Get started in stocks
To the outsider, the stock market can seem like a dangerous place to invest. This is probably why so many people in NZ opt for residential property. The stock market really isn't that complicated though; it is simply a place whereby the public can buy shares in different companies. The reason that these companies list on the stock market is to gain access to those public individuals funds. This new money can fund their business activities and can fund future growth.
The 1987 stock market crash, and other past market crashes have scared a lot of people out of stocks in NZ particularly. In February/March last year we saw a 30% decline aka. the Covid Crash. This is perhaps the most dangerous thing about stocks, that the prices are quoted constantly on the stock exchange. With the homes' we live in or invest in, the prices are not often quoted. We all know that the Rate-able Valuation is rarely the price we will receive for a property. Having prices quoted all-the-time can make people prone to making ill timed decisions and/or trying to time the market. The best thing to remember when you buy a stock is that you are buying part of a business, but the price quoted will rarely be the price the business assets could sell for. This is called a businesses Tangible Valuation or Salvage Valuation i.e. what a business could get by selling off its parts. A better way to think of the true value of a listed business is to calculate its Intrinsic Value. This is the method that Warren Buffett has used with success for the last 50 years. The true value of a business will be found combining its Tangible Value with the value of its future cashflows. A real estate business (a REIT) will have a true valuation closer to its Tangible Value, while a tech business such as Amazon will have a true value associated more closely with its expected future cash flows, because a high-growth business will greater future cash-flows than a low-growth business will.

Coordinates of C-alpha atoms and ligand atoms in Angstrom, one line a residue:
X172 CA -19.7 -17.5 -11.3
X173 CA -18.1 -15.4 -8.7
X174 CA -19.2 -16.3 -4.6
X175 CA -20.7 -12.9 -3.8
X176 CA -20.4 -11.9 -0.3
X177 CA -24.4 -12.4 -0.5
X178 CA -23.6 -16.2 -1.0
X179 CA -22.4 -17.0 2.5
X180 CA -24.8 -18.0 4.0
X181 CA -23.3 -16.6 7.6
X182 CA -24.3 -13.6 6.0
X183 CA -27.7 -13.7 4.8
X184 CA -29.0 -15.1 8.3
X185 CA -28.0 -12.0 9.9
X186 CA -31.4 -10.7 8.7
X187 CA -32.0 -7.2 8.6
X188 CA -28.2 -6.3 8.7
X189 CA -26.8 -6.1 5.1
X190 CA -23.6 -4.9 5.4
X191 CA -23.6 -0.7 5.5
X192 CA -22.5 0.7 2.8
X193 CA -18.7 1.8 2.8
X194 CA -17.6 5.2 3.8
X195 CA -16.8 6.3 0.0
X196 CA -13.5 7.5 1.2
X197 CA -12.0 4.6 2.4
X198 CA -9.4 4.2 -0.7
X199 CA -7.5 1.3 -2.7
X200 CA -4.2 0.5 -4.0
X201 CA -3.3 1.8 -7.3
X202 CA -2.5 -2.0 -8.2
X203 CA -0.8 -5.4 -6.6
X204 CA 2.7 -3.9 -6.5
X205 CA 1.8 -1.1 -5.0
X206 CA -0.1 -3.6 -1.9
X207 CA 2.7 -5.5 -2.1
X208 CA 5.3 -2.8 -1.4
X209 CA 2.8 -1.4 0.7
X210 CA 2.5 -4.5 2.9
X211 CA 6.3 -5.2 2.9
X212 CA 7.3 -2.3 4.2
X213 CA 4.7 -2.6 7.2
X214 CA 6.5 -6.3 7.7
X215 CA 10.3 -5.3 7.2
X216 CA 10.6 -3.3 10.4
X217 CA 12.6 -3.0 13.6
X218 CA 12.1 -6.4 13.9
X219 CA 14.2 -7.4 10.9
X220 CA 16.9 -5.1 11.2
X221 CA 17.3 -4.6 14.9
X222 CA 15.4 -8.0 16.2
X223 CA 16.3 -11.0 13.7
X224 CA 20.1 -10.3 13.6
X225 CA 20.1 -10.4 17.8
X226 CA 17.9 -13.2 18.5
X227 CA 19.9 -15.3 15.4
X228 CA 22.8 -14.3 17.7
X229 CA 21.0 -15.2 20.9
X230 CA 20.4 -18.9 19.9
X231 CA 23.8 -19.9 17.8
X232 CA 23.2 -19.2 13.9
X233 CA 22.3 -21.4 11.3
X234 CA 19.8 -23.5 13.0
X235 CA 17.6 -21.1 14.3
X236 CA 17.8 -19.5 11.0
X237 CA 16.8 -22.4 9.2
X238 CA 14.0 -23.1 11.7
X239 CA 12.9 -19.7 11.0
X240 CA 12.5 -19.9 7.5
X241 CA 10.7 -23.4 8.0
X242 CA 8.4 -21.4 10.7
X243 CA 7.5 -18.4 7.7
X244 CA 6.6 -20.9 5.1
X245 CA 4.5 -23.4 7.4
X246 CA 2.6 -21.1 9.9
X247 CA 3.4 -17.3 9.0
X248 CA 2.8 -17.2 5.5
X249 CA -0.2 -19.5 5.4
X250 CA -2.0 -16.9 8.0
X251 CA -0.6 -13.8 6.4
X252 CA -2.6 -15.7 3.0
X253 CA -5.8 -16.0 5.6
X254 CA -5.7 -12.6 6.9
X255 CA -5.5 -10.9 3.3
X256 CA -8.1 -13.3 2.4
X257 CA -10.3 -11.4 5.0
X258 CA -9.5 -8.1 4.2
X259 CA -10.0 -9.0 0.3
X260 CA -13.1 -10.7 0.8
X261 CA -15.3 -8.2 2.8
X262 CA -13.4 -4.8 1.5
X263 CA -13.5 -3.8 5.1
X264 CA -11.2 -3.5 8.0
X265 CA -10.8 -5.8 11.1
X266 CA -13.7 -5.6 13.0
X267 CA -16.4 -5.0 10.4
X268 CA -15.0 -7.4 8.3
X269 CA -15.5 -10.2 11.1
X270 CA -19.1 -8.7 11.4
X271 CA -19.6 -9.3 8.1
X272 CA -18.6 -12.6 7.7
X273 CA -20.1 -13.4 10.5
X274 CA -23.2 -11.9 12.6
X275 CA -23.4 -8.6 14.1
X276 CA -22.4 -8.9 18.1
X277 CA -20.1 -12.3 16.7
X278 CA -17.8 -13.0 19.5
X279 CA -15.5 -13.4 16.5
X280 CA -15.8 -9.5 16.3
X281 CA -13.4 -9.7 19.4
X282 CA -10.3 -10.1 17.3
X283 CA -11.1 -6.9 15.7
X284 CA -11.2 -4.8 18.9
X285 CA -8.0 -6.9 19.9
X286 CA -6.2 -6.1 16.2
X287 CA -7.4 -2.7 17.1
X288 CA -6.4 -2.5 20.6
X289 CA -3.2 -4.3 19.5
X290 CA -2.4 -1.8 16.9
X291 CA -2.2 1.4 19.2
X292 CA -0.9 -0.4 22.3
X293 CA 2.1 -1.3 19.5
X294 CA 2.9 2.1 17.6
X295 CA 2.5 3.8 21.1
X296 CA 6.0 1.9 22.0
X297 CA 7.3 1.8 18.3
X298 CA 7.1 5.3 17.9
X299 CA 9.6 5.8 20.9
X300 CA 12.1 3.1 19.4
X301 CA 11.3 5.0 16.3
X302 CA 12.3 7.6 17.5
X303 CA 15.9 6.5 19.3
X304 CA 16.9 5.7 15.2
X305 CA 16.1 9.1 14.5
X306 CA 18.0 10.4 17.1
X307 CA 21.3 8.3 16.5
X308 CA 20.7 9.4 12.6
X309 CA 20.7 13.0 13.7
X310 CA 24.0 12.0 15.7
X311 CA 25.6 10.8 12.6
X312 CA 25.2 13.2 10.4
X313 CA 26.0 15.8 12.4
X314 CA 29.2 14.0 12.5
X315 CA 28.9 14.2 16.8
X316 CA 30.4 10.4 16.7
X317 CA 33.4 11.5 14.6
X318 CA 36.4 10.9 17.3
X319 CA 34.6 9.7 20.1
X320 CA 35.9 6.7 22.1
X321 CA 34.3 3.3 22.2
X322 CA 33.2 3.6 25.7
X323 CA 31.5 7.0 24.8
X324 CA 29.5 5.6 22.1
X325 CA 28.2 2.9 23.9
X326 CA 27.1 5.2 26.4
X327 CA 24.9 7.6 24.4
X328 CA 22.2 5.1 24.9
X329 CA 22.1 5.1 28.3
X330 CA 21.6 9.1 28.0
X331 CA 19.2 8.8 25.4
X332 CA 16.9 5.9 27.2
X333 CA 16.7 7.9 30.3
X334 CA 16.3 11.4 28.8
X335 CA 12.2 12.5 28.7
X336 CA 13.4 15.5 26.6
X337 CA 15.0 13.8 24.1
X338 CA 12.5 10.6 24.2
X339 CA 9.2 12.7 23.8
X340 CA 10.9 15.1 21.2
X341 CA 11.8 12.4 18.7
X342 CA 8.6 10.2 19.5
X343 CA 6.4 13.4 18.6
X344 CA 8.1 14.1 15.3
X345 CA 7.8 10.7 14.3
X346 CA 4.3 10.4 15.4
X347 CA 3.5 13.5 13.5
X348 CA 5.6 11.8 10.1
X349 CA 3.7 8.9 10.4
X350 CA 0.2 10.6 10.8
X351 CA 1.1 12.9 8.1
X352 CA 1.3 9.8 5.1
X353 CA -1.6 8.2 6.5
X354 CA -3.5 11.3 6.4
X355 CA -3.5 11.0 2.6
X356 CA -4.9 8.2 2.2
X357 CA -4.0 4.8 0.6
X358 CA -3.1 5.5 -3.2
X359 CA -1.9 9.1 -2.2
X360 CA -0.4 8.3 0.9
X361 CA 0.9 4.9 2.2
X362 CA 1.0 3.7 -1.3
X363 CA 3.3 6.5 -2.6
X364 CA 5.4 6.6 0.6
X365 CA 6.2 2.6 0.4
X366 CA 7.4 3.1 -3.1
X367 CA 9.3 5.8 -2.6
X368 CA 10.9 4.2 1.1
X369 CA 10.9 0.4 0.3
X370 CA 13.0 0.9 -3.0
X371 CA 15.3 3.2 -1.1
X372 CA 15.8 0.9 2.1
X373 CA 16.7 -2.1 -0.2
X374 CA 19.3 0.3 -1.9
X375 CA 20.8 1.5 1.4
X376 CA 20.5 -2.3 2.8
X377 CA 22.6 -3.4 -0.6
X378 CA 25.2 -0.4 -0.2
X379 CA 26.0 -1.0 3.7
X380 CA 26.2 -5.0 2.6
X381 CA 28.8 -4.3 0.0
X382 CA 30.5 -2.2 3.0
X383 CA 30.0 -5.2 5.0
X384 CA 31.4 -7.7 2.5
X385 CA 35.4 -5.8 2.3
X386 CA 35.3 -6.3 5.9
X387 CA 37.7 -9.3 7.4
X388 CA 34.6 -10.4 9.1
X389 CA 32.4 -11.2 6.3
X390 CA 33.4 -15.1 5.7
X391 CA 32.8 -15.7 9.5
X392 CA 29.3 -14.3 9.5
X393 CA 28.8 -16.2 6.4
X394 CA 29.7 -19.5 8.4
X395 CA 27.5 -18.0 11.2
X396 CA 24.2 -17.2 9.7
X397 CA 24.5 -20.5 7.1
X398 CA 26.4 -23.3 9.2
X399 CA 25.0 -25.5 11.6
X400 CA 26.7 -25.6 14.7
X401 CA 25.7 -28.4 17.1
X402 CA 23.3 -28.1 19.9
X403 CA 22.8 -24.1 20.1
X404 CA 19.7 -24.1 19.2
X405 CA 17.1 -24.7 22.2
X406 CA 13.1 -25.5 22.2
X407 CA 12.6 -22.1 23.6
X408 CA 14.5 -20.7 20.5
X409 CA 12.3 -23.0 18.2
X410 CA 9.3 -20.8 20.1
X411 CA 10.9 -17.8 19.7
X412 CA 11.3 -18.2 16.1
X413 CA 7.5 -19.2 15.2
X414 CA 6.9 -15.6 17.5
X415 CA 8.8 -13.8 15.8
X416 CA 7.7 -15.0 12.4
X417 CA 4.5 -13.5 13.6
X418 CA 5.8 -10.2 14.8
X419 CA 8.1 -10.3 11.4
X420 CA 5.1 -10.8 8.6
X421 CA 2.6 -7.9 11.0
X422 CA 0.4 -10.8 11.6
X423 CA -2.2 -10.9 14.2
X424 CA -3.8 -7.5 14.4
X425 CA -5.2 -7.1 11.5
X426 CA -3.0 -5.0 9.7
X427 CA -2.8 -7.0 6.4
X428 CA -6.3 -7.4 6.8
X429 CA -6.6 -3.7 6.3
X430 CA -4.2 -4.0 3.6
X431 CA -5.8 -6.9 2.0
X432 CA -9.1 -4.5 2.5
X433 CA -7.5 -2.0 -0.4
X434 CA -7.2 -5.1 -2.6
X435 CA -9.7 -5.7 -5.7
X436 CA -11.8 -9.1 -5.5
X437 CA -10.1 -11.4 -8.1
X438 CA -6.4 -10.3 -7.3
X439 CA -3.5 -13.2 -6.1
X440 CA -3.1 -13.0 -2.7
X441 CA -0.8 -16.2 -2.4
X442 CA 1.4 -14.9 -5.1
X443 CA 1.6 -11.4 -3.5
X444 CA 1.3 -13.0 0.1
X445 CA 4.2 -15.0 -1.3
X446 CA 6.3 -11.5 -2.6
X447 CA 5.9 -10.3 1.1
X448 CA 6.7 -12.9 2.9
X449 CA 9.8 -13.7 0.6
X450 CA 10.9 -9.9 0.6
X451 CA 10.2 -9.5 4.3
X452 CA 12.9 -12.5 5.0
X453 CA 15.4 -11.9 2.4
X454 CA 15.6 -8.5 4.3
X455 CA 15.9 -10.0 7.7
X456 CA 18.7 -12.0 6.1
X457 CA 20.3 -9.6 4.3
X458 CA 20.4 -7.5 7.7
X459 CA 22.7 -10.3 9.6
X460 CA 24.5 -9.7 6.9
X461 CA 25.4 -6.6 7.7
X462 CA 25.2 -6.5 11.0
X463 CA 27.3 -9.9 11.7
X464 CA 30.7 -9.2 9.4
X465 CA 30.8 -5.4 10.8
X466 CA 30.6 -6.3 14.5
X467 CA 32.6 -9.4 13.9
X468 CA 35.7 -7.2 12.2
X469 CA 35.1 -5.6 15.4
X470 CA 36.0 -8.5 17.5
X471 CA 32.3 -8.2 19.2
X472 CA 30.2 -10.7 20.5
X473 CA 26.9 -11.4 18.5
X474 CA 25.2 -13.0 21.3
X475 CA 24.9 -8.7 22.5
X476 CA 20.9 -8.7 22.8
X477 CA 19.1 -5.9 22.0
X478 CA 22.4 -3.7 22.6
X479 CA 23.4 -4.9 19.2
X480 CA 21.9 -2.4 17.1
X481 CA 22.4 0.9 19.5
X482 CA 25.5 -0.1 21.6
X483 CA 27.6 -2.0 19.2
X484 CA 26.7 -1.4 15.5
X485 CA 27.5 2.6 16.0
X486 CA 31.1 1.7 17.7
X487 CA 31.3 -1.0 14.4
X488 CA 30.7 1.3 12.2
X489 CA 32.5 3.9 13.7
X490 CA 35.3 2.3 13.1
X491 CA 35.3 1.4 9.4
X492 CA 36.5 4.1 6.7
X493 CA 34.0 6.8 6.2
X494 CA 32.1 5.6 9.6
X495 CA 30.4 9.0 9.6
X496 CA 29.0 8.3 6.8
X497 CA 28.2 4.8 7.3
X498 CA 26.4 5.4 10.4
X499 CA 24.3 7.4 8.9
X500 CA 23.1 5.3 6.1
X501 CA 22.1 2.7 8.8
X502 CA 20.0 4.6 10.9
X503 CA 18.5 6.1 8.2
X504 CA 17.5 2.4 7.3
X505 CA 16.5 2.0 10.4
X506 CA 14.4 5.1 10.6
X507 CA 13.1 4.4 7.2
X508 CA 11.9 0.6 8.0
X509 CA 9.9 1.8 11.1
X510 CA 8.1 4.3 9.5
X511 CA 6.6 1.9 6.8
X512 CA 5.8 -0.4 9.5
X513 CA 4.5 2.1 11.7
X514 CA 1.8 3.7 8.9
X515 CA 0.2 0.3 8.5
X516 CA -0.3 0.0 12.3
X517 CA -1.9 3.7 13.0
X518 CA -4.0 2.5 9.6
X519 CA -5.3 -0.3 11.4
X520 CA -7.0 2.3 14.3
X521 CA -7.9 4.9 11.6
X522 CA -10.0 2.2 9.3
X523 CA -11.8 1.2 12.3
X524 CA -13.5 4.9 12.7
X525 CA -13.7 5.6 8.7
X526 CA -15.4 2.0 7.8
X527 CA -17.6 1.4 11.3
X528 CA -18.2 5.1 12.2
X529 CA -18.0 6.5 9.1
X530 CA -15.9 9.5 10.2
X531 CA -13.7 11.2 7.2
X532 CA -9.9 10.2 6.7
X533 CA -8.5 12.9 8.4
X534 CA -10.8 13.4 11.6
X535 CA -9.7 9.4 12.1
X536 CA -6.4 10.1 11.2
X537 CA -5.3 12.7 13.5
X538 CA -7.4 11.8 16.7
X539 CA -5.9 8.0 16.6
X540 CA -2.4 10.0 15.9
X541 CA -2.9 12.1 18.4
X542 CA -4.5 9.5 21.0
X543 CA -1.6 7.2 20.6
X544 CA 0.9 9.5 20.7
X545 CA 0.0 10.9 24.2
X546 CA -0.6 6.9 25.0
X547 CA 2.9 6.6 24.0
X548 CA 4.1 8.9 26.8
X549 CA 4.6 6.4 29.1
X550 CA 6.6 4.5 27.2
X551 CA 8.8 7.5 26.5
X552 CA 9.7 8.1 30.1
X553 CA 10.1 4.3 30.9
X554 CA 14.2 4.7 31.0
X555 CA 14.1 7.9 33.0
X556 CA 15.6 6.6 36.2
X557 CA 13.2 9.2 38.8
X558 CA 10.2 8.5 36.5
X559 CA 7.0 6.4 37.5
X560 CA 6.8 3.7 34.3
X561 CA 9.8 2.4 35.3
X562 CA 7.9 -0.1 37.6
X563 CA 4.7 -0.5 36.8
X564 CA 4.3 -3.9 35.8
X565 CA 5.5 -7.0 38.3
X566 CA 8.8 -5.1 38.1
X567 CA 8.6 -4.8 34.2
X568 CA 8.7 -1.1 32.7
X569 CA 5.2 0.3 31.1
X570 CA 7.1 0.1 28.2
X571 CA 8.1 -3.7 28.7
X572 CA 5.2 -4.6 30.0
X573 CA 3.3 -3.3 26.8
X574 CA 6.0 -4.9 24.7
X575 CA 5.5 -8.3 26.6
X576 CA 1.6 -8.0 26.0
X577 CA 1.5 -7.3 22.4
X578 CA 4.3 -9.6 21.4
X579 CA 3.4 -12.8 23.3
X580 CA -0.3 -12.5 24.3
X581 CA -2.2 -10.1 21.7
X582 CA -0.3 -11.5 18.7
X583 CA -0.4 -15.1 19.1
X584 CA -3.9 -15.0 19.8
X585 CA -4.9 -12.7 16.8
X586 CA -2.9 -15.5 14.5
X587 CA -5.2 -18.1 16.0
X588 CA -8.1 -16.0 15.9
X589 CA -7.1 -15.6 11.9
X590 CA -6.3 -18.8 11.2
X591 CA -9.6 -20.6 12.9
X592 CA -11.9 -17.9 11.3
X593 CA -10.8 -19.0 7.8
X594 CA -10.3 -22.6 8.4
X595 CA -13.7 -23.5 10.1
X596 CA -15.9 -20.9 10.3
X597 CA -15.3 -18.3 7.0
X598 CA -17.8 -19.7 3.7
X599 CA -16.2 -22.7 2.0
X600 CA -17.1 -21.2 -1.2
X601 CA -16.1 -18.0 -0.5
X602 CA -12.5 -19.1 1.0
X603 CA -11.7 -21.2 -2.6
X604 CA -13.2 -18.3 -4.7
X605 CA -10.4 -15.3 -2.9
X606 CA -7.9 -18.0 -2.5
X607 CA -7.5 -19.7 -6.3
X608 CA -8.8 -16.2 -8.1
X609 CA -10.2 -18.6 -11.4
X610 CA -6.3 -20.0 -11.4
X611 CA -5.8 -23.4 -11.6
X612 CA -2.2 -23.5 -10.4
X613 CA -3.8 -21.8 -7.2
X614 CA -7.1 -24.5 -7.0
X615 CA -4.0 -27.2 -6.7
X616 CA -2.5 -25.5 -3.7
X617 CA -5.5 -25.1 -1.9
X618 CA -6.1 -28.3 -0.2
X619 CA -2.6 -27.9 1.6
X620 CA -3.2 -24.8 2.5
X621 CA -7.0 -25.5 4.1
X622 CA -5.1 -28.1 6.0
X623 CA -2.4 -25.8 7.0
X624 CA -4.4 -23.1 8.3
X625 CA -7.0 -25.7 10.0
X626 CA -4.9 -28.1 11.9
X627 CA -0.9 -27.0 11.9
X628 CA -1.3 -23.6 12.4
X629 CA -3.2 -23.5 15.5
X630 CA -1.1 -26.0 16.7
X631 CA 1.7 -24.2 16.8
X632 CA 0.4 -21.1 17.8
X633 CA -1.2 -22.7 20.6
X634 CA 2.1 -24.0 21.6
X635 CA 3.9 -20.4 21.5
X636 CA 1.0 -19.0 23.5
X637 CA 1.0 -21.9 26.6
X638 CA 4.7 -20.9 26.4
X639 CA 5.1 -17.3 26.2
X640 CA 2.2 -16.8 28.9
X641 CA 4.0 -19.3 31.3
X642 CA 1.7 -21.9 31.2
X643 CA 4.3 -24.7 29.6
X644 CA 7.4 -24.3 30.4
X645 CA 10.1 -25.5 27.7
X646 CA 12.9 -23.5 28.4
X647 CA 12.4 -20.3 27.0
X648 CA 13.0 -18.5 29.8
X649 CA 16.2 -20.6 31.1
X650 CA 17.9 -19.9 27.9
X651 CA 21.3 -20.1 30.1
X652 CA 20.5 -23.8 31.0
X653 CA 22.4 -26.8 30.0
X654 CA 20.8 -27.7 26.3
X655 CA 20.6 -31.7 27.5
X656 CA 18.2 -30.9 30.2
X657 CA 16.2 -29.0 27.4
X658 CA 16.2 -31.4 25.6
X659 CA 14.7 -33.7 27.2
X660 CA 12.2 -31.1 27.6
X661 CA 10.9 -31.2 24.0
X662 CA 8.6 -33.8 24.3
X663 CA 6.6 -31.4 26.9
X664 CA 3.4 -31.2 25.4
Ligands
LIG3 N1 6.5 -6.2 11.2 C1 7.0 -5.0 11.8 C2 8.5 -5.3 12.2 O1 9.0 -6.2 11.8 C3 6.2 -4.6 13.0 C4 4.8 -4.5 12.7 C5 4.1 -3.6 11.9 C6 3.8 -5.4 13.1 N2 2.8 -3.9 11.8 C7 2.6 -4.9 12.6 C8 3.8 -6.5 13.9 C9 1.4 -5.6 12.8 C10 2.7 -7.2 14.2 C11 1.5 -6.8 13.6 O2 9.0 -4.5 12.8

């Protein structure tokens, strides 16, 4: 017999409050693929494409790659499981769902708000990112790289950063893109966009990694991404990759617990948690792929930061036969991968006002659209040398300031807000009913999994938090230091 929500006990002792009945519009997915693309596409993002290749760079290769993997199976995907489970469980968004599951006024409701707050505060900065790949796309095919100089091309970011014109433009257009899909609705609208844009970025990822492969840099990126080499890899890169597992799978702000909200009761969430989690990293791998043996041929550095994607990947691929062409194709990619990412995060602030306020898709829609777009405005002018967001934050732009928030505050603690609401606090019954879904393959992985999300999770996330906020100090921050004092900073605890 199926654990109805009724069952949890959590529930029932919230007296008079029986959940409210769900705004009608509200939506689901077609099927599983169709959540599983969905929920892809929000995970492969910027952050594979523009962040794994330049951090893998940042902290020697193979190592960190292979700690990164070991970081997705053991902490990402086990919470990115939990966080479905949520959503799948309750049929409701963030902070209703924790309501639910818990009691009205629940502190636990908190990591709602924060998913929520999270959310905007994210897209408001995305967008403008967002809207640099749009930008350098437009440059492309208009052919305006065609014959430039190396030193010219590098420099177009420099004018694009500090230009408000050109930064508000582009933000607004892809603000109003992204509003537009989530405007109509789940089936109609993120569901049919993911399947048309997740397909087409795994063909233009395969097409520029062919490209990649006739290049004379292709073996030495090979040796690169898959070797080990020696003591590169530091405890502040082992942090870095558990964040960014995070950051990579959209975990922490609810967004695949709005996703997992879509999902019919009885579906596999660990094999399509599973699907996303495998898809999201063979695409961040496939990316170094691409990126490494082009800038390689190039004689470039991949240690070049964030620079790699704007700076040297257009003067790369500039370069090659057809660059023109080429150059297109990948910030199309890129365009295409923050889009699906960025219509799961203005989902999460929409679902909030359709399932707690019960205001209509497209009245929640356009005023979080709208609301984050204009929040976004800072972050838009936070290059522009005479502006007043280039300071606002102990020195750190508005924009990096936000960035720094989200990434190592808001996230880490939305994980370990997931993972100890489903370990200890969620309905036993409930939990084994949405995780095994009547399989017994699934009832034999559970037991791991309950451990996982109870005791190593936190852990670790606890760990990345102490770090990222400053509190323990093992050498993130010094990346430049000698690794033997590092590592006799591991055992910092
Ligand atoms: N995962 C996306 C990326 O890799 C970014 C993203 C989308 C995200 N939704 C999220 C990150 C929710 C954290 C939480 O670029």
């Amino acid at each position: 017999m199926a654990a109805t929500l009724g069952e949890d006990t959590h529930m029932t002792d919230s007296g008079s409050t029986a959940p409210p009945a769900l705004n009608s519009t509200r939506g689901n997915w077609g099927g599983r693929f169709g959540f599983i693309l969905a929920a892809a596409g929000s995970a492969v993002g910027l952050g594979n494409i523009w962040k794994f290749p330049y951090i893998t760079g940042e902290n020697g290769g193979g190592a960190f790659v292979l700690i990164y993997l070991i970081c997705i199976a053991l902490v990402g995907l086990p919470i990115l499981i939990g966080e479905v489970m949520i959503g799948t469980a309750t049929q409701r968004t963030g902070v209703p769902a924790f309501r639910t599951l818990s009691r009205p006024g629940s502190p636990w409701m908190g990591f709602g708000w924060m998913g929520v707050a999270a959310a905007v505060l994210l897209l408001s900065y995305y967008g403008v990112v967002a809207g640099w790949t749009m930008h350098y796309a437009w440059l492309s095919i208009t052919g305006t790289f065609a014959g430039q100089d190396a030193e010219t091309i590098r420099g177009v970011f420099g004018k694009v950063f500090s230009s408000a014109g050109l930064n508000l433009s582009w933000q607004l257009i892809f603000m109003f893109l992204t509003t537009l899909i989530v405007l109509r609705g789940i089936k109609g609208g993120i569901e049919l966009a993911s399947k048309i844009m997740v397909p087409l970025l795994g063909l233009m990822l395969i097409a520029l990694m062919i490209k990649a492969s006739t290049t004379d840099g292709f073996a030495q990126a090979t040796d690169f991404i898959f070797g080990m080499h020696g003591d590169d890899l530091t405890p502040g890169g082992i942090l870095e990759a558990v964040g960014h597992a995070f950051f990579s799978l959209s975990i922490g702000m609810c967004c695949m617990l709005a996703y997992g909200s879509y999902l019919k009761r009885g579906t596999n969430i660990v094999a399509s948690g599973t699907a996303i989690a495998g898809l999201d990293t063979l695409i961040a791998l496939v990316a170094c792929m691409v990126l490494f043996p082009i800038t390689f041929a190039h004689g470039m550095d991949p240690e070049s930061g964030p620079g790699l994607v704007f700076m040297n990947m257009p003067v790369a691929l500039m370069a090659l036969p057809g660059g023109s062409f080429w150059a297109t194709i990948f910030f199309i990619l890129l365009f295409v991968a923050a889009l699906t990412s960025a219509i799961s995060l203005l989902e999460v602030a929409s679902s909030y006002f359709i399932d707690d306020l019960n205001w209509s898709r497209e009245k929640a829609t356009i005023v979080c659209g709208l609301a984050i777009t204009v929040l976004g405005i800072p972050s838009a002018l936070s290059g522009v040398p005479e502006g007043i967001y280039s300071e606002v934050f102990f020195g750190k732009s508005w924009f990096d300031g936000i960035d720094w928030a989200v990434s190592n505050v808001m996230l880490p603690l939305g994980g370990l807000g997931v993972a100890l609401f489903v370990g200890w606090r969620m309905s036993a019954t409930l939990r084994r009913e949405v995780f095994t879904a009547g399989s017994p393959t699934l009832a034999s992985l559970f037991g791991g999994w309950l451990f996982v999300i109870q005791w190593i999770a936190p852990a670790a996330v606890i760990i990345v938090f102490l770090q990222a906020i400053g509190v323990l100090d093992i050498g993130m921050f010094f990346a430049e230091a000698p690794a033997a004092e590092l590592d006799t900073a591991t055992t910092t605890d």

It is true that investing profitably in the stock market is difficult. But thankfully there is a lot of information out there to teach you how to invest well. I have always liked Buffett, but others such as Jim Cramer and Jack Bogle are also useful sources of information. It is also thankful for all perspective and current investors that there a number of great investing and trading platforms out there. We've always been told that the best way to learn is by doing; and this is the same with trading and investing. A couple of platforms that I have useful are CMC Markets and Hatch.